As we were at a restaurant devoted to something which, in my mind at least, is usually sweet, I diverged from my usual rule and we ordered mains and desserts. I had the market fish (hake) with creole-cacao spices, almond puree and Jerusalem artichokes – one of the best fish dishes I have ever had. The almond puree won me over – I adore almonds almost as much as pistachios; and the combination of its smoothness with the somewhat spicy flavour of the fish was a winner. Also on the table were the Choc au Vin, the rump steak burger, the steak and cacao pudding, and the braised lamb shoulder.
Of course, I’m dining with some of my longest and best friends (it’s a chocolate restaurant – prime girls night out material!) so we tried each other’s dishes, and I have to say I think the best choices were the burger and the steak and cacao pudding. Both were incredibly rich – you could definitely taste the cacao far more in them than you could in my fish dish or the Choc au Vin – and so different to anything else I had ever tasted before. My friend said of her burger that it was one of the best she has ever had – which is a high accolade from someone who has a penchant for burgers and is the biggest chocolate-lover I know!
On the side, we ordered some of the warm potato chips, which came with a trio of cacao-infused dips. Of these, my favourite was definitely the cacao aioli – it was sweeter than the chocolate balsamic vinegar and thicker than the cacao ketchup.
Despite the rich nature of our mains – which we were determined to finish – we still had to order dessert. You can’t come to a chocolate restaurant and not have dessert. Anyway, isn’t it often said that one has a separate stomach for the dessert course?! I had the Official “BAFTA” Dessert (so I guess it was once served up to our national treasures at the awards dinner) which was sumptuous. Salted caramel is another favourite of mine – I love the combination of the salt with the smoothness of caramel. The Brittany shortbread is not just on the base of the dessert either – there was also a layer on top which added a surprising texture to a dish which could otherwise be overly creamy.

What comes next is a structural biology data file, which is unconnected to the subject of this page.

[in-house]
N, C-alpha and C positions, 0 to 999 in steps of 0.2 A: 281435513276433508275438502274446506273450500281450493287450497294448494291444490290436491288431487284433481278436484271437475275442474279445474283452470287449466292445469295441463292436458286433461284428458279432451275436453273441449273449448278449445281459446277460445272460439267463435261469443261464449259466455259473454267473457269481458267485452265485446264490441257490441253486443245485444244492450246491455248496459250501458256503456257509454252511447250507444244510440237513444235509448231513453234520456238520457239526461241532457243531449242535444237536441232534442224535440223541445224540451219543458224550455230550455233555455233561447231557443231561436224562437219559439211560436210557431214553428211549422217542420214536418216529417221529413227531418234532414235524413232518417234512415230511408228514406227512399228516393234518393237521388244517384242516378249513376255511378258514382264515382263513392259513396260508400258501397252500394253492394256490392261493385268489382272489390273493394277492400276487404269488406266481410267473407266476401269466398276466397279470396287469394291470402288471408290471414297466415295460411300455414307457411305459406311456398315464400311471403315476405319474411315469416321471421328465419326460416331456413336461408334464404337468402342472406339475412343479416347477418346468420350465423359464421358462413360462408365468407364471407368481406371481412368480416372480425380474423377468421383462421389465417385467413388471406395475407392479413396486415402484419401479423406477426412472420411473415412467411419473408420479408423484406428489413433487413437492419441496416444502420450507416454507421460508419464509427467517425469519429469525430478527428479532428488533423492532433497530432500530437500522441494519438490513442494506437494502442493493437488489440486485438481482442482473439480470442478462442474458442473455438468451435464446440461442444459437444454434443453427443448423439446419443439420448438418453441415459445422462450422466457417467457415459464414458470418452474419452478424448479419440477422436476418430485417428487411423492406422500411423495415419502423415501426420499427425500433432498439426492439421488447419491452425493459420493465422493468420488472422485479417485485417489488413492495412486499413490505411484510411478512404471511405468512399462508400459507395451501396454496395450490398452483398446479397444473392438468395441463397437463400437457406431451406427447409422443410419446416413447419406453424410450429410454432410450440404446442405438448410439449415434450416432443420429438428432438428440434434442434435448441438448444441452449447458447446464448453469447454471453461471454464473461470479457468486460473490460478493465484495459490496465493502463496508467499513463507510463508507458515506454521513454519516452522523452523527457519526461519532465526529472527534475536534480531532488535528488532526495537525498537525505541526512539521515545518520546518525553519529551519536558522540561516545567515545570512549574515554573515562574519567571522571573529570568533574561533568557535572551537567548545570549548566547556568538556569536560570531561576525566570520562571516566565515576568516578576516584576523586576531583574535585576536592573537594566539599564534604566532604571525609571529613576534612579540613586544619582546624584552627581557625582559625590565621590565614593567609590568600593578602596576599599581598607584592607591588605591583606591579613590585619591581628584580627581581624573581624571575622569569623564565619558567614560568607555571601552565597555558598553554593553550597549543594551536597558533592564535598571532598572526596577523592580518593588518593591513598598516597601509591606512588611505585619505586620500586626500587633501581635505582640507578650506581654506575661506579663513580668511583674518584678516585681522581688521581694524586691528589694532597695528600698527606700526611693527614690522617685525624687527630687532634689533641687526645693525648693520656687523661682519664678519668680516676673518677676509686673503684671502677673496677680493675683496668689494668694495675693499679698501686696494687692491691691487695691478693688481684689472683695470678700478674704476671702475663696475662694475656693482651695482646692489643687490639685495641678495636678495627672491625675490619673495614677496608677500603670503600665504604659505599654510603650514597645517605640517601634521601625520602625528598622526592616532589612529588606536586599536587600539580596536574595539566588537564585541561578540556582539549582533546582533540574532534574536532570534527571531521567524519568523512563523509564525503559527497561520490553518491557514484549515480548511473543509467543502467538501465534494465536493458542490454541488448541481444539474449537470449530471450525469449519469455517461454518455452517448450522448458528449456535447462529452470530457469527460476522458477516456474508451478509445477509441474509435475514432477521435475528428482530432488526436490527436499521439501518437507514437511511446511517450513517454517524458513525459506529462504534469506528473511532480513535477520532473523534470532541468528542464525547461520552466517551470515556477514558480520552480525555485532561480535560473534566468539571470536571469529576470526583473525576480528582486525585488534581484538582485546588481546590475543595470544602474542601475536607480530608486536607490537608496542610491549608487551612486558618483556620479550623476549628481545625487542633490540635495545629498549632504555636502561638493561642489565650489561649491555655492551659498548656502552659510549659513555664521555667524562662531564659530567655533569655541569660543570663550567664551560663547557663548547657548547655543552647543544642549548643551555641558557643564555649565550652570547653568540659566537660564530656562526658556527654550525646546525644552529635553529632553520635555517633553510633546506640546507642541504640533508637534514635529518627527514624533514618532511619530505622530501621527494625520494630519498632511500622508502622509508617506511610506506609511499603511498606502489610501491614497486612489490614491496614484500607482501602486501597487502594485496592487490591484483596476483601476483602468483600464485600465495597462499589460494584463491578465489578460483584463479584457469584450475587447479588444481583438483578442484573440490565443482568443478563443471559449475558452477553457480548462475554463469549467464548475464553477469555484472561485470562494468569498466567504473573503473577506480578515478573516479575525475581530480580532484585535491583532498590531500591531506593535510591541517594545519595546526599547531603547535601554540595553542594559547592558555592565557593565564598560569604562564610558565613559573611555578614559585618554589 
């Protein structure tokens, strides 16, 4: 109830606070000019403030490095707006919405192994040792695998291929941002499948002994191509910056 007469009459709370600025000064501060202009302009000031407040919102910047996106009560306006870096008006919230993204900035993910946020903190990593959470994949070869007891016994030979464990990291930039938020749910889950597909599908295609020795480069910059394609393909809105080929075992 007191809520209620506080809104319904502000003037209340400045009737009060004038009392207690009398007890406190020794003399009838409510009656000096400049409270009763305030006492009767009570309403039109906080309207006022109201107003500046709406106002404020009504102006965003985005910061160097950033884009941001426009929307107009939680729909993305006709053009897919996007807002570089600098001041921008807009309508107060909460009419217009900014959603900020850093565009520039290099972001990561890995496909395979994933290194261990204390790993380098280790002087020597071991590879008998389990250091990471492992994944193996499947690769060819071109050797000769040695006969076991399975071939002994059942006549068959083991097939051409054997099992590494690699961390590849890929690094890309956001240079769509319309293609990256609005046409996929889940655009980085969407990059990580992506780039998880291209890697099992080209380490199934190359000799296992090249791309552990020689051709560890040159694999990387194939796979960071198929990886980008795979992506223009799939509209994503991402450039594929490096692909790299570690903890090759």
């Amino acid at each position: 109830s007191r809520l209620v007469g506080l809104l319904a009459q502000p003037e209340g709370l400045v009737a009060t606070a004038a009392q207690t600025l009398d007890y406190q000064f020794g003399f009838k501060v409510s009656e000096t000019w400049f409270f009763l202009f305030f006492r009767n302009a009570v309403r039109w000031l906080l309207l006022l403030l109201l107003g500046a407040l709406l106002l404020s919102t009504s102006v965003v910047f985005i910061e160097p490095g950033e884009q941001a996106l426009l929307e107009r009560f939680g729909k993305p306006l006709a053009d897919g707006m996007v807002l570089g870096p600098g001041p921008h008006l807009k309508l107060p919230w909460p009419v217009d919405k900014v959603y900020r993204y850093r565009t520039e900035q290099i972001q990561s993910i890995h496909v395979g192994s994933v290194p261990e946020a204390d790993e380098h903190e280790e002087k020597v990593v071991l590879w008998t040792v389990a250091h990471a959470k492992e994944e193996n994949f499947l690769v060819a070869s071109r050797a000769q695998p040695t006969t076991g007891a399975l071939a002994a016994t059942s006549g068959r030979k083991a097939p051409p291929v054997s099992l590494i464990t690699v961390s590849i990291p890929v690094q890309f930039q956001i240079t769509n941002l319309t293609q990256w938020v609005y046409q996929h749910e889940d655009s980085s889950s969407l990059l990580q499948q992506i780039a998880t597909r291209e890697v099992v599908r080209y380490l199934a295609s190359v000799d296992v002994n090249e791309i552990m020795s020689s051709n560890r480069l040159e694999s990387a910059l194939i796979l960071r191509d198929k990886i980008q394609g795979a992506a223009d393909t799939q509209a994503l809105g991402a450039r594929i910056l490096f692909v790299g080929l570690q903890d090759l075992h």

Also on the table were the trio of chocolate mousses – we each tried a little of these and all had different favourites. My favourite was the 90% with roast nibs – the least sweet of the three (which surprised me actually – I’ve stopped trying to kid myself into favouring dark chocolate over milk chocolate!), but I think the goldilocks of the trio was the 78% with toasted nut crumble: not too bitter and not too sweet.
The molten chocolate lava pudding was also a winning choice – it was perfectly poised. Anyone who watches Masterchef knows how hard it is to cook a perfect melting chocolate pudding. And, if it’s all been too much and you really can’t face a full dessert, you can simply have three champagne truffles, which come in a champagne glass on a bed of cacao beans.
The staff were attentive and patient (you really are spoilt for choice – and post-cocktails it was increasingly difficult to make a decision between all the delectable options!) and the atmosphere was relaxed and smooth. On the way in, we passed the door out to the terrace, which overlooks the main hall of Borough Market and must be a delight to sit out on when the weather is warm and the market below is in full swing. Some people might say that a restaurant such as this is a gimmick – a one-trick pony – and certainly I wouldn’t be able to eat there every week. But to see such innovation all based on one natural ingredient is really pleasing – not too mention it was all delicious! Perfect for a girls night out.